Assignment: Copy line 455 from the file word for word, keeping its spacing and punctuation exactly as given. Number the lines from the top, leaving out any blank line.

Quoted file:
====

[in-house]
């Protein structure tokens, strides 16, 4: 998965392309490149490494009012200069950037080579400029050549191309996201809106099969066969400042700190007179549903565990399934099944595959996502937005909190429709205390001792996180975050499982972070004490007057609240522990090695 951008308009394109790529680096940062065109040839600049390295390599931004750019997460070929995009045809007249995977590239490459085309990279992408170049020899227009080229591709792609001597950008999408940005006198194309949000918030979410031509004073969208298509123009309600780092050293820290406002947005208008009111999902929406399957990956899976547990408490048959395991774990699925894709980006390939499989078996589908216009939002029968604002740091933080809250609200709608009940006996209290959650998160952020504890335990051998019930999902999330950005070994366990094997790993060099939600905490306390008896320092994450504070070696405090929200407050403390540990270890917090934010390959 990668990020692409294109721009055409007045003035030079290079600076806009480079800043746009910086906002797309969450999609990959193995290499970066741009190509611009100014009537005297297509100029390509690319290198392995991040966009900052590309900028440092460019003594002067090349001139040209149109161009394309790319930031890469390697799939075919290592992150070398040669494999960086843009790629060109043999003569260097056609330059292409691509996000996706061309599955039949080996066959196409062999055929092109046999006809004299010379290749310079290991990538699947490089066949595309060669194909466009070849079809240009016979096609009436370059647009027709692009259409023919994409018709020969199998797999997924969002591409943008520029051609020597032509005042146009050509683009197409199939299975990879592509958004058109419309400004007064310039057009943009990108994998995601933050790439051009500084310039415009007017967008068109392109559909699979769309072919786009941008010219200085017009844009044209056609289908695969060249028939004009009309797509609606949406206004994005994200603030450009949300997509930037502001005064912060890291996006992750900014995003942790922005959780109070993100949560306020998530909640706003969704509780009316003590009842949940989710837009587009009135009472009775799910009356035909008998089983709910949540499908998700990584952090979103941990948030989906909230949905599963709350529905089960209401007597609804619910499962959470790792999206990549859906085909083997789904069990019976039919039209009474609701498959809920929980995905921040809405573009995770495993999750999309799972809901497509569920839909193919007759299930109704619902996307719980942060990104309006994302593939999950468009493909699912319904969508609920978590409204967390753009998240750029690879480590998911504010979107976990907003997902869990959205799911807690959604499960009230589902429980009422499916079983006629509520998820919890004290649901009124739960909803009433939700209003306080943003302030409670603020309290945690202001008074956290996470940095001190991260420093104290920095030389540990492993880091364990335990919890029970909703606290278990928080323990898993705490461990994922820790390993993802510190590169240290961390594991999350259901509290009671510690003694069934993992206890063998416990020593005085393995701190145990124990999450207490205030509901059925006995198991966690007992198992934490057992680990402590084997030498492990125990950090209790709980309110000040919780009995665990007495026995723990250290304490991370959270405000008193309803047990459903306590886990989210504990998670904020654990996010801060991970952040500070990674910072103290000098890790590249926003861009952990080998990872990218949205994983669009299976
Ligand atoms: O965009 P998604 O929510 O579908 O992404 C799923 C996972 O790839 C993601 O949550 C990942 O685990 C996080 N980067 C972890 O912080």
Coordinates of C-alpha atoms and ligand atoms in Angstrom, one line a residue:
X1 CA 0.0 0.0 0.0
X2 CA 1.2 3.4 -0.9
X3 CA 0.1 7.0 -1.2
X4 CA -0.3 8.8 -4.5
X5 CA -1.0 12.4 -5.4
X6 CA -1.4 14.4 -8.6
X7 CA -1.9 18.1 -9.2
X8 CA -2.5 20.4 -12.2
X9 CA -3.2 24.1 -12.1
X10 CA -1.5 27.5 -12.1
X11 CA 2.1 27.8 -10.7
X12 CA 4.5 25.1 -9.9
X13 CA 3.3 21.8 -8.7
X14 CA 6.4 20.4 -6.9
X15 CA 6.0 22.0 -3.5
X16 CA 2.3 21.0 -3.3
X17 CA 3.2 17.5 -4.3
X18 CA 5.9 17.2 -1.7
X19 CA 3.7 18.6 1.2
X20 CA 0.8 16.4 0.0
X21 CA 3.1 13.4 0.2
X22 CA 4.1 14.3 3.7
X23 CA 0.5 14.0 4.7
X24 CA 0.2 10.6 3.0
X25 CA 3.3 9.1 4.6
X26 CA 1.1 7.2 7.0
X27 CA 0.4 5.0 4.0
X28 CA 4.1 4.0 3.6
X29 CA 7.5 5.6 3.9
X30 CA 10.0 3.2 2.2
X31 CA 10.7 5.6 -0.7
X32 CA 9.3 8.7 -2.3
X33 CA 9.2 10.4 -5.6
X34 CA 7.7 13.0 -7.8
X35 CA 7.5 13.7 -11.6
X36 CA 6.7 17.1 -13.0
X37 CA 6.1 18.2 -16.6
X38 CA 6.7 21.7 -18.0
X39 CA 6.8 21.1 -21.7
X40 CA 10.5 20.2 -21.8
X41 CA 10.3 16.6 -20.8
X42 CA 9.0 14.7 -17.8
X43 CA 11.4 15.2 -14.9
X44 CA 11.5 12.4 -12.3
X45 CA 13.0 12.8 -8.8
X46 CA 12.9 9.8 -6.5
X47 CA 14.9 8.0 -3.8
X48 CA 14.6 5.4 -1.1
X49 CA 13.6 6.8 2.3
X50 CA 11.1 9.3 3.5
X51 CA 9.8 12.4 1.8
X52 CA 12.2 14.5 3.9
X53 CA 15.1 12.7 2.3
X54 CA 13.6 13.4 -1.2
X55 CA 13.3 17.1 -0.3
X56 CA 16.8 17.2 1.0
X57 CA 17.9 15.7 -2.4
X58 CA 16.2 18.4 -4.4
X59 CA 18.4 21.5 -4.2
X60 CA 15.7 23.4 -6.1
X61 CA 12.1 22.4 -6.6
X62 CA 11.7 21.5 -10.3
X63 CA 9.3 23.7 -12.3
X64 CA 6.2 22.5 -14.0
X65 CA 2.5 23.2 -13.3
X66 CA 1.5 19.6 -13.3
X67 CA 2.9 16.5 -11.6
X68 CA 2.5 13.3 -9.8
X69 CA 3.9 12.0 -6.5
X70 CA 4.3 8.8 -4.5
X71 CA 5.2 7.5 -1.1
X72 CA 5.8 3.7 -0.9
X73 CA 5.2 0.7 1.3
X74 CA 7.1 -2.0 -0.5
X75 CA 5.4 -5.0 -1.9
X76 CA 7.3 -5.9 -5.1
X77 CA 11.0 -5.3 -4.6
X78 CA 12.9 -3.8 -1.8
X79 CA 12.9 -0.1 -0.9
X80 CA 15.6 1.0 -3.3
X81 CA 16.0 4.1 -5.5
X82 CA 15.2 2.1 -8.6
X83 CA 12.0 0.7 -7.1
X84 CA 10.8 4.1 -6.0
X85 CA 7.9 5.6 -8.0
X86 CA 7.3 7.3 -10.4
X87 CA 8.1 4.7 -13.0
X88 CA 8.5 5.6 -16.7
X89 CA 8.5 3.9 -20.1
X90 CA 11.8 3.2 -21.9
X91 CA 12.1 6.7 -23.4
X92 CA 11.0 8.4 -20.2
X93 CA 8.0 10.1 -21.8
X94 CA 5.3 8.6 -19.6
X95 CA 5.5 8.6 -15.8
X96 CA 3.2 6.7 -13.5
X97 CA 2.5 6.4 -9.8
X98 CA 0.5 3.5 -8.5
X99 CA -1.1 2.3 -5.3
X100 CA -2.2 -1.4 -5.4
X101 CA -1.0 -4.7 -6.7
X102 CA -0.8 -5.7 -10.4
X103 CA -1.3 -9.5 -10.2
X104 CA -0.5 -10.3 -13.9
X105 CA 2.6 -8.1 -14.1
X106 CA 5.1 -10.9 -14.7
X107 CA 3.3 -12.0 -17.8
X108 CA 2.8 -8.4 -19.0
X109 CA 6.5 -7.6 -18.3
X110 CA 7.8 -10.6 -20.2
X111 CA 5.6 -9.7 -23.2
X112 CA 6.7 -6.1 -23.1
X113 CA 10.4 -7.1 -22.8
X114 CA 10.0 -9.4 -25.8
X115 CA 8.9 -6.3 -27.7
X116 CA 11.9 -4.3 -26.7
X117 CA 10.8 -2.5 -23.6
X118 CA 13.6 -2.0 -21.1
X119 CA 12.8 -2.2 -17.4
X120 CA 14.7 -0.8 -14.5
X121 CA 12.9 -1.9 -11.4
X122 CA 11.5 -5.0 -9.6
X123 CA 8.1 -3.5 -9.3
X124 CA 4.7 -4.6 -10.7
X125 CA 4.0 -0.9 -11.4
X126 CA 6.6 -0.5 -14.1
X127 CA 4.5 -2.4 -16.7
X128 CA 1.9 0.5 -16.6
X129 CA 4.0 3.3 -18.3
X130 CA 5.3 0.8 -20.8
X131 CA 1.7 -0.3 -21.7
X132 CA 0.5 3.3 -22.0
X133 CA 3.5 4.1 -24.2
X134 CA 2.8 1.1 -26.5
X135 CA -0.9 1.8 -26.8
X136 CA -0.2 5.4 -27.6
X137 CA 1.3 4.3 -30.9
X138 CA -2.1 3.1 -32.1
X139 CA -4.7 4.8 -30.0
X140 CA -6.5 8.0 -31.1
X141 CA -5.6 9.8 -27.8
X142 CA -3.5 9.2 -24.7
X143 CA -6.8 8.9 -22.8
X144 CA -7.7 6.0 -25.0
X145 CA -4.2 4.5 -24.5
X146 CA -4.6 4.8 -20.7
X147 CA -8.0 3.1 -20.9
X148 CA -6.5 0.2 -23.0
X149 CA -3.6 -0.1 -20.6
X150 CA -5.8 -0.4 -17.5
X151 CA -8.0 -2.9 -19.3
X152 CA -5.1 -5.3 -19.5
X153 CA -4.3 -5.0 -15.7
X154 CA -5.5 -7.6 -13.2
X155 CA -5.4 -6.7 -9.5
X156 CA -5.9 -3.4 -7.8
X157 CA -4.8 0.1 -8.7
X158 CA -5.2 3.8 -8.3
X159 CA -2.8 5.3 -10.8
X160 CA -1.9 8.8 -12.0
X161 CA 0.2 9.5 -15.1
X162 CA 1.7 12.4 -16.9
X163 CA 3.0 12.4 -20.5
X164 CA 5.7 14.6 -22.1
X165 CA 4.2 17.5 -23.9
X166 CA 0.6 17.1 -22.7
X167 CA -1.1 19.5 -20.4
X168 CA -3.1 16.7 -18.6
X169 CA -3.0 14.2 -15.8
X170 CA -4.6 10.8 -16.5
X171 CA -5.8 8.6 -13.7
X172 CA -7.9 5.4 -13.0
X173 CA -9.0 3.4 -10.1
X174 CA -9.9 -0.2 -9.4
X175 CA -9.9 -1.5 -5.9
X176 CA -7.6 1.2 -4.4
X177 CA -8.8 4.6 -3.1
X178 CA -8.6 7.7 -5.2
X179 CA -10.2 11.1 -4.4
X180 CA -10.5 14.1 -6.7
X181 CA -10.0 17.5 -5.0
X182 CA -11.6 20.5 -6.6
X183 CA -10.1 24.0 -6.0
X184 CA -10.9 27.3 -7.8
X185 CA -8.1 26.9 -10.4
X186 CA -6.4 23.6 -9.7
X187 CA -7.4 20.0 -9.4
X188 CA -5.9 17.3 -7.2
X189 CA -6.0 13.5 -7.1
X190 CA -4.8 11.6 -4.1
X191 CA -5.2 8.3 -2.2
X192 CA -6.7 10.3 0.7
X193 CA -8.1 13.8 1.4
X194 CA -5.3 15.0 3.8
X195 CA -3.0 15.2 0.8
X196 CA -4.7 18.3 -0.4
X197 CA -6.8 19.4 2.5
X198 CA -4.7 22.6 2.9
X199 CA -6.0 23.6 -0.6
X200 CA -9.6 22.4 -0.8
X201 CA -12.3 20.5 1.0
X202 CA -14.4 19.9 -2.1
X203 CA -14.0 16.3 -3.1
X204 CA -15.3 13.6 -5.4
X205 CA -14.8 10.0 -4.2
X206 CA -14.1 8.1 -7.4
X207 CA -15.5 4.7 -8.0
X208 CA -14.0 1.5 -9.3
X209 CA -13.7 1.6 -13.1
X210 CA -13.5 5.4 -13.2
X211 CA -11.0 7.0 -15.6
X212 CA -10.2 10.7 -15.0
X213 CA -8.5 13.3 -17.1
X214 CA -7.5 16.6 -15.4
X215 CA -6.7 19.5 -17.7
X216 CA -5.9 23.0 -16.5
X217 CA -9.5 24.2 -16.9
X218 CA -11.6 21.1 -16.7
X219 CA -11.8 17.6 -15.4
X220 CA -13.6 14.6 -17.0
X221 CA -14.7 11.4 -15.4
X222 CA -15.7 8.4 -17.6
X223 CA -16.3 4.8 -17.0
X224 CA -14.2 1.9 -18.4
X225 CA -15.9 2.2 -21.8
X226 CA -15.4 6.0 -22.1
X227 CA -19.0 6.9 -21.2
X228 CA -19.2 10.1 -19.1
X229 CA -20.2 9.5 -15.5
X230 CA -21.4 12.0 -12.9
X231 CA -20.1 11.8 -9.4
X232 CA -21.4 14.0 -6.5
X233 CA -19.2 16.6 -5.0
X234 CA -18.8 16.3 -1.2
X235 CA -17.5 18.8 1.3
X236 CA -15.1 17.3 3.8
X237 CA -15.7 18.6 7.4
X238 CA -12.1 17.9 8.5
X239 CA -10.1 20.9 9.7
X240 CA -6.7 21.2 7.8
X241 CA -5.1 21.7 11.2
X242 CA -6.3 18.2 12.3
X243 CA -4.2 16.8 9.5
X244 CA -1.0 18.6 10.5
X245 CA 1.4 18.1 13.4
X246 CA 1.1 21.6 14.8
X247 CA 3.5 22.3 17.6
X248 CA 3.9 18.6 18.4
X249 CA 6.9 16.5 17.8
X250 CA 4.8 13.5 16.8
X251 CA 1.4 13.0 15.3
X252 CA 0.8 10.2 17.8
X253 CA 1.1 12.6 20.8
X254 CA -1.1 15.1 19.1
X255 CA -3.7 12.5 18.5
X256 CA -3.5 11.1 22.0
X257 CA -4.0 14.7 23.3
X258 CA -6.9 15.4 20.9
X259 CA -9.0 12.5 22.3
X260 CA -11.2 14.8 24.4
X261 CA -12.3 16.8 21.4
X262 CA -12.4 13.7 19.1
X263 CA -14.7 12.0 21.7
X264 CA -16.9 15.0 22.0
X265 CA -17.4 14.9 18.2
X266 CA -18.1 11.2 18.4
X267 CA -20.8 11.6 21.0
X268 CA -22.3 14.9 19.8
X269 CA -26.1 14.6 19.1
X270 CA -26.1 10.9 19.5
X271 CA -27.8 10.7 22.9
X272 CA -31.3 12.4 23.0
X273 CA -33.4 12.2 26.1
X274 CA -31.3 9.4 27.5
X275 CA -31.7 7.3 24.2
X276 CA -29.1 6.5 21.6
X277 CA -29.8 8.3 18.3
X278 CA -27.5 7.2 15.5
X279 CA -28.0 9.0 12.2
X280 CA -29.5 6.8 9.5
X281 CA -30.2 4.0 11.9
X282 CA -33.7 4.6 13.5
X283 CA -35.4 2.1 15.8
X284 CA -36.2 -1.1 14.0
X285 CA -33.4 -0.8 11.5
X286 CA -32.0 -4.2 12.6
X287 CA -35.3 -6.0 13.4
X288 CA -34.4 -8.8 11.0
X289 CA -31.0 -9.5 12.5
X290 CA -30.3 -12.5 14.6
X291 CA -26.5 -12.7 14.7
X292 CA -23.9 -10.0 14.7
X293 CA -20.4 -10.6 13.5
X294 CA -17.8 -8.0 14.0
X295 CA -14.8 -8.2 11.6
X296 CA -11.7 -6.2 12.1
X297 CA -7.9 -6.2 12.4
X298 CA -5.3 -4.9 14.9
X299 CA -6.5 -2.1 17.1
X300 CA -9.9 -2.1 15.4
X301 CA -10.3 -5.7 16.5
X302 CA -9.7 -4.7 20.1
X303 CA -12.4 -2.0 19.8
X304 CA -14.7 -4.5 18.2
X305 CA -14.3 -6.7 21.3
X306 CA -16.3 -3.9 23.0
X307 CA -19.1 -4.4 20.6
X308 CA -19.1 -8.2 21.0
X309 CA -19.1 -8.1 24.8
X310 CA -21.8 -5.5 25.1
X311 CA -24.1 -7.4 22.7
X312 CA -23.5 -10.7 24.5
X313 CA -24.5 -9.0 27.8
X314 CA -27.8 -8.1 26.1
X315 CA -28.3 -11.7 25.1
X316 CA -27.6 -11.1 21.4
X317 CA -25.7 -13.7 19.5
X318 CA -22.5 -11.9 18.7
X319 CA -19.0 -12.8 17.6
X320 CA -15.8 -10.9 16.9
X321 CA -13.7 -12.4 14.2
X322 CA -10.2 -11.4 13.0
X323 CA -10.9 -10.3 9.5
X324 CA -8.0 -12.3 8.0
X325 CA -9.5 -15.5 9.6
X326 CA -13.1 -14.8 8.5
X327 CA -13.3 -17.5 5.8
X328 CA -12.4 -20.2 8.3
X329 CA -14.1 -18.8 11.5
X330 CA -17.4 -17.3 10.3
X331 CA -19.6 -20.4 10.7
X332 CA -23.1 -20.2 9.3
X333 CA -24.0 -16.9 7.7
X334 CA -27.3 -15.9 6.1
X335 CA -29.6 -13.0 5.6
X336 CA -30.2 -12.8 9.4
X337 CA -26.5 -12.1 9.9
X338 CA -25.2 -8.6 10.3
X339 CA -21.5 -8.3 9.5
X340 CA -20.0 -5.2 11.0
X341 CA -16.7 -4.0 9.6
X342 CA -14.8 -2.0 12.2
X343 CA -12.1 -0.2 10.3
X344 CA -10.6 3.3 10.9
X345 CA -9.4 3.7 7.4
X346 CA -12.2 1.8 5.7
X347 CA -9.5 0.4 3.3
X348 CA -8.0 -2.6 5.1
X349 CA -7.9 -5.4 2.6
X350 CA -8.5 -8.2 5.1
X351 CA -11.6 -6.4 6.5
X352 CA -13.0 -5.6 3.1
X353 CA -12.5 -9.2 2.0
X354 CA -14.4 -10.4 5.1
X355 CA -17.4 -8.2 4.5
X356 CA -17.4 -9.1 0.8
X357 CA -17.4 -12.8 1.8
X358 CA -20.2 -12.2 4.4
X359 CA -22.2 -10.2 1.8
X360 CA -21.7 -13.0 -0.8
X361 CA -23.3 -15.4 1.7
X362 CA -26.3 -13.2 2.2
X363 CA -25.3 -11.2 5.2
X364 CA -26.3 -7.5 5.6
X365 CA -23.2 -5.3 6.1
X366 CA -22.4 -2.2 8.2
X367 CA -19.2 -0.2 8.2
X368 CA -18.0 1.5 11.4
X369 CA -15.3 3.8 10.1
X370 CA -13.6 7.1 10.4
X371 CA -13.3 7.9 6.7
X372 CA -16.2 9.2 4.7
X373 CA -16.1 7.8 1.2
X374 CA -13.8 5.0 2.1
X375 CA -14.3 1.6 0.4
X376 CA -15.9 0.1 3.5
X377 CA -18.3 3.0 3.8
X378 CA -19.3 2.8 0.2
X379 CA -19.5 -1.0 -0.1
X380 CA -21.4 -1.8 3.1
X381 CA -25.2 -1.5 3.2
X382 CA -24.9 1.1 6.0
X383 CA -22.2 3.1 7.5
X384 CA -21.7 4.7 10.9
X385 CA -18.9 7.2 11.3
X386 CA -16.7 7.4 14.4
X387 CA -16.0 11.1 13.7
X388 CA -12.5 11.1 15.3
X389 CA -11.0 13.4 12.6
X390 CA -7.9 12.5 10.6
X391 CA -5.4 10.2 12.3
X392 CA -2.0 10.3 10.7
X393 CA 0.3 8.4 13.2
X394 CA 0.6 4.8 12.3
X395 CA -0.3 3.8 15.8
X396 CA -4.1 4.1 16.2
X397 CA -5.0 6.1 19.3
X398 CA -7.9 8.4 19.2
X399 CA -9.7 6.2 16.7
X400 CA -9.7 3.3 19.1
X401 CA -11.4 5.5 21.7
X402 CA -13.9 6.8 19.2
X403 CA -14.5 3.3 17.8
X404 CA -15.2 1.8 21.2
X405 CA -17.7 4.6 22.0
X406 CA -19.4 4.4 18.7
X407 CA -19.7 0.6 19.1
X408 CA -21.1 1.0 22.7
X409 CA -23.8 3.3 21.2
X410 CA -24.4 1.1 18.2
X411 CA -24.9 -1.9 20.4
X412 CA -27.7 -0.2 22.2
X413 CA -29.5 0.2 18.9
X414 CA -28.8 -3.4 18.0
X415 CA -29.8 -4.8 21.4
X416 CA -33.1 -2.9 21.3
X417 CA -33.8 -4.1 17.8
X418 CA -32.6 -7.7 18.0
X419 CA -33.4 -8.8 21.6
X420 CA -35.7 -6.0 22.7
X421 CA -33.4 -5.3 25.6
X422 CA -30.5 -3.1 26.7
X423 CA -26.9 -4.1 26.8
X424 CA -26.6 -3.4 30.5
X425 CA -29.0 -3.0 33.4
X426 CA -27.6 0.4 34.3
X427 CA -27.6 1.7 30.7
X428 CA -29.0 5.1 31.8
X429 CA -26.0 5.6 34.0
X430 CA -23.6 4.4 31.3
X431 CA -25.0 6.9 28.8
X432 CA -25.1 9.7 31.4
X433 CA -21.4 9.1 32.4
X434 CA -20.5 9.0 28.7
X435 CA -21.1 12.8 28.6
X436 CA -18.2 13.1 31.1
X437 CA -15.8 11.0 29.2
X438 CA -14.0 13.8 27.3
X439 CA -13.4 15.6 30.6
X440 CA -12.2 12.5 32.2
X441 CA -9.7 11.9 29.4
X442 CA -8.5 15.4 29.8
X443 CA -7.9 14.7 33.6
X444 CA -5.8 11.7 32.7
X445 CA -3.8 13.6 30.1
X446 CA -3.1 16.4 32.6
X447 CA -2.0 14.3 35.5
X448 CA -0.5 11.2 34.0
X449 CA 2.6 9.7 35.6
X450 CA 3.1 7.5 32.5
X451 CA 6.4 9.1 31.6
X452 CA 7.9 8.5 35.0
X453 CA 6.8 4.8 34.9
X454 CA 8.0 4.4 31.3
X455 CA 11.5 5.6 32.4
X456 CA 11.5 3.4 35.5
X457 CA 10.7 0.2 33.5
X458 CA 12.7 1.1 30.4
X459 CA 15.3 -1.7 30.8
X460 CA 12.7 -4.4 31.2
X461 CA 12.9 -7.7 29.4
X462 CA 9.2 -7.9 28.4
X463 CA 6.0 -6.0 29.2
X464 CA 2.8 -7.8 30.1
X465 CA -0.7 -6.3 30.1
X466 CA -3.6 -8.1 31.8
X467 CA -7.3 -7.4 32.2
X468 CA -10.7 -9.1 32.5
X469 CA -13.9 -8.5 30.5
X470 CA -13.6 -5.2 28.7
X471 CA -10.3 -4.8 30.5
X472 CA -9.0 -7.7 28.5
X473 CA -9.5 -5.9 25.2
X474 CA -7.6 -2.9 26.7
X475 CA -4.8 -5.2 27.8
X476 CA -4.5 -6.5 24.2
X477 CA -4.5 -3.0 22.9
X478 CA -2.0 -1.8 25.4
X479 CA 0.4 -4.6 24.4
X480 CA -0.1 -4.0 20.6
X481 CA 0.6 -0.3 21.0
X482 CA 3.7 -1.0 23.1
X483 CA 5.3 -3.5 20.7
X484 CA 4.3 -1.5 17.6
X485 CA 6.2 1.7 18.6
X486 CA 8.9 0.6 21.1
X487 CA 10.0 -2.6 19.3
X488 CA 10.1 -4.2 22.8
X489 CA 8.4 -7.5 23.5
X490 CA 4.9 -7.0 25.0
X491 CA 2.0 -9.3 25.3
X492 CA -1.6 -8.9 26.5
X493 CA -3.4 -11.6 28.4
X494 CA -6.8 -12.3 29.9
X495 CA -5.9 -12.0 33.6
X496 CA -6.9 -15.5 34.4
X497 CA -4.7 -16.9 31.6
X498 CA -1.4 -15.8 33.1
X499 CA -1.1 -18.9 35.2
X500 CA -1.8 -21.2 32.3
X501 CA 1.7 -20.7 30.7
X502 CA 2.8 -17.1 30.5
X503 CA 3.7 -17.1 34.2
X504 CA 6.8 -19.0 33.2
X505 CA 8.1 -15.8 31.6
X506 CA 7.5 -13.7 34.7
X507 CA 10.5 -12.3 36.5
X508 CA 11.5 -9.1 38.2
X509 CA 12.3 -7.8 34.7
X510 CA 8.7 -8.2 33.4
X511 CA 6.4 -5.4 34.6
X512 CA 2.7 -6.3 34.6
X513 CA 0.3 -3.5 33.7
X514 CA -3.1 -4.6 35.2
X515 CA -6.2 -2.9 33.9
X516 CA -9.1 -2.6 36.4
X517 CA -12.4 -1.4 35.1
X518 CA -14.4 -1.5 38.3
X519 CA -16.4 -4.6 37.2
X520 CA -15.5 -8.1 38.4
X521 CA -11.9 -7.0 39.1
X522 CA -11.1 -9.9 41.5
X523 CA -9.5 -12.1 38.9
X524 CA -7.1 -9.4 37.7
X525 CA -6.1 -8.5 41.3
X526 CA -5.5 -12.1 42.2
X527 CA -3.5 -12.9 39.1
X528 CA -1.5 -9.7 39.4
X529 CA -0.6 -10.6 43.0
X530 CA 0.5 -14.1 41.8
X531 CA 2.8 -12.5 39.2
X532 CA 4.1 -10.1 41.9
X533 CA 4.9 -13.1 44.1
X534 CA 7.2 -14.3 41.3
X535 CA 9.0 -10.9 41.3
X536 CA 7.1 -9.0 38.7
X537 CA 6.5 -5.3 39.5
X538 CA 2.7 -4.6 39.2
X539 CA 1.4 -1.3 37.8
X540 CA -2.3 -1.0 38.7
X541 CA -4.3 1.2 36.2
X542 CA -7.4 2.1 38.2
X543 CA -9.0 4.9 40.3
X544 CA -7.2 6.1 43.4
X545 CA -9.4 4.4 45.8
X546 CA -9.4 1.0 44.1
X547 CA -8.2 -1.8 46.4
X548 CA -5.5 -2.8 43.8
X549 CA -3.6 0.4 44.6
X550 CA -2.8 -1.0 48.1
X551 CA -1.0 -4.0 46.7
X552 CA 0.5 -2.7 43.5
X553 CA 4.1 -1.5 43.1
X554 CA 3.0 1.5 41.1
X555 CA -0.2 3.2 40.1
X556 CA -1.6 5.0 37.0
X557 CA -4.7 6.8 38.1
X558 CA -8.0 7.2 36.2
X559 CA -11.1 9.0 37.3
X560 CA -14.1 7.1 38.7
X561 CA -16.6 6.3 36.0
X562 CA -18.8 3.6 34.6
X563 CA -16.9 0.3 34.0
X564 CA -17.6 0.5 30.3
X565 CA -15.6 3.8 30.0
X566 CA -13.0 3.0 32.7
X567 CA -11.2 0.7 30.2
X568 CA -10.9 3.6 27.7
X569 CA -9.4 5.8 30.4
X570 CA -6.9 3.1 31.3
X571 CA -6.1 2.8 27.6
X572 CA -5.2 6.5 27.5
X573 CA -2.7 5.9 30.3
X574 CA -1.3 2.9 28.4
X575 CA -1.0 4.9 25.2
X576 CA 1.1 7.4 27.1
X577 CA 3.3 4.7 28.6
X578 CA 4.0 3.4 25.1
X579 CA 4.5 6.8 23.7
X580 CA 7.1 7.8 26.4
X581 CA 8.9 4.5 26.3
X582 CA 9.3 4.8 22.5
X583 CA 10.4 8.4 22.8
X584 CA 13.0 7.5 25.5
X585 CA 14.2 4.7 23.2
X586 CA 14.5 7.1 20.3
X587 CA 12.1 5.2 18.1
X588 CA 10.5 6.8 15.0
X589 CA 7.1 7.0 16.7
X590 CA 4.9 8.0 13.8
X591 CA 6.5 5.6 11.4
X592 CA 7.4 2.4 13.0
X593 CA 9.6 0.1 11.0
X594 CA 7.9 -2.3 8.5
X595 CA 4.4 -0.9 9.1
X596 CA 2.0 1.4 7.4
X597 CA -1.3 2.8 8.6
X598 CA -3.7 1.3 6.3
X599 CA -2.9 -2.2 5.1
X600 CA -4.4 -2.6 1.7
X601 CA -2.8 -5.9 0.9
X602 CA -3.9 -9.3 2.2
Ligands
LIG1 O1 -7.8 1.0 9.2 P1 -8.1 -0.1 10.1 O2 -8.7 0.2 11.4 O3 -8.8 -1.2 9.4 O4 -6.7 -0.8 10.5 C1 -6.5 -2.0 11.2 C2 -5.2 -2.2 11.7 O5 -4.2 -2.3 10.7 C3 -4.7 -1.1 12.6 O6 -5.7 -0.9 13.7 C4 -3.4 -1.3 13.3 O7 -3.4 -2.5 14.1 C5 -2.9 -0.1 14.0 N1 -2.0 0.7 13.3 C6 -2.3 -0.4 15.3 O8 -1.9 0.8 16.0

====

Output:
X451 CA 6.4 9.1 31.6